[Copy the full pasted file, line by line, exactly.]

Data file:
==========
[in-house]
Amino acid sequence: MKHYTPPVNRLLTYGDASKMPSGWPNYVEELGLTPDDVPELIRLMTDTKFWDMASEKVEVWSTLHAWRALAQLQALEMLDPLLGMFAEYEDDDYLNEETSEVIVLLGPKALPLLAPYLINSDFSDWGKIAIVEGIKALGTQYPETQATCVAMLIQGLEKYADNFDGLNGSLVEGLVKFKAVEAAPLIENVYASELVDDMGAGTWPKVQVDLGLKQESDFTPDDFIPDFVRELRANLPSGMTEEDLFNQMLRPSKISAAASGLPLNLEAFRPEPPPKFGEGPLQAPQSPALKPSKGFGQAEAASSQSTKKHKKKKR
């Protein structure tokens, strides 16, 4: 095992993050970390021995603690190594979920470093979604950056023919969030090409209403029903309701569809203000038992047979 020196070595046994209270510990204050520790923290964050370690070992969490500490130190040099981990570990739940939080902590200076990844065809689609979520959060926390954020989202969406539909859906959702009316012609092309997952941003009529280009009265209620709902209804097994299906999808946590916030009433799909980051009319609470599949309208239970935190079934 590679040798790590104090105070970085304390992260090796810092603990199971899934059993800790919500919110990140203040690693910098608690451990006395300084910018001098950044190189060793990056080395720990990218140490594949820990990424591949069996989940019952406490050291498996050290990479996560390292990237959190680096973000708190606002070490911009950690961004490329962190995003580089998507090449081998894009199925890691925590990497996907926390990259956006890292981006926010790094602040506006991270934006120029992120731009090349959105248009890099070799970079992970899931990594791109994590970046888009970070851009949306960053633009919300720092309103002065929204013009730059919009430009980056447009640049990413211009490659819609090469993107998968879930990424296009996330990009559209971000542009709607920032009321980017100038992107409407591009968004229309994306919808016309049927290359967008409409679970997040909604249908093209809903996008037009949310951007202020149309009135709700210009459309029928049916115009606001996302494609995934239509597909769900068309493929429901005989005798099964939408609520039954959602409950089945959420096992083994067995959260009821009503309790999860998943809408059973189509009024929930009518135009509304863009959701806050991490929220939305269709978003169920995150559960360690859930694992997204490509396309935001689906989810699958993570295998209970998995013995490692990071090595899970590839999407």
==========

[in-house]
Amino acid sequence: MKHYTPPVNRLLTYGDASKMPSGWPNYVEELGLTPDDVPELIRLMTDTKFWDMASEKVEVWSTLHAWRALAQLQALEMLDPLLGMFAEYEDDDYLNEETSEVIVLLGPKALPLLAPYLINSDFSDWGKIAIVEGIKALGTQYPETQATCVAMLIQGLEKYADNFDGLNGSLVEGLVKFKAVEAAPLIENVYASELVDDMGAGTWPKVQVDLGLKQESDFTPDDFIPDFVRELRANLPSGMTEEDLFNQMLRPSKISAAASGLPLNLEAFRPEPPPKFGEGPLQAPQSPALKPSKGFGQAEAASSQSTKKHKKKKR
């Protein structure tokens, strides 16, 4: 095992993050970390021995603690190594979920470093979604950056023919969030090409209403029903309701569809203000038992047979 020196070595046994209270510990204050520790923290964050370690070992969490500490130190040099981990570990739940939080902590200076990844065809689609979520959060926390954020989202969406539909859906959702009316012609092309997952941003009529280009009265209620709902209804097994299906999808946590916030009433799909980051009319609470599949309208239970935190079934 590679040798790590104090105070970085304390992260090796810092603990199971899934059993800790919500919110990140203040690693910098608690451990006395300084910018001098950044190189060793990056080395720990990218140490594949820990990424591949069996989940019952406490050291498996050290990479996560390292990237959190680096973000708190606002070490911009950690961004490329962190995003580089998507090449081998894009199925890691925590990497996907926390990259956006890292981006926010790094602040506006991270934006120029992120731009090349959105248009890099070799970079992970899931990594791109994590970046888009970070851009949306960053633009919300720092309103002065929204013009730059919009430009980056447009640049990413211009490659819609090469993107998968879930990424296009996330990009559209971000542009709607920032009321980017100038992107409407591009968004229309994306919808016309049927290359967008409409679970997040909604249908093209809903996008037009949310951007202020149309009135709700210009459309029928049916115009606001996302494609995934239509597909769900068309493929429901005989005798099964939408609520039954959602409950089945959420096992083994067995959260009821009503309790999860998943809408059973189509009024929930009518135009509304863009959701806050991490929220939305269709978003169920995150559960360690859930694992997204490509396309935001689906989810699958993570295998209970998995013995490692990071090595899970590839999407």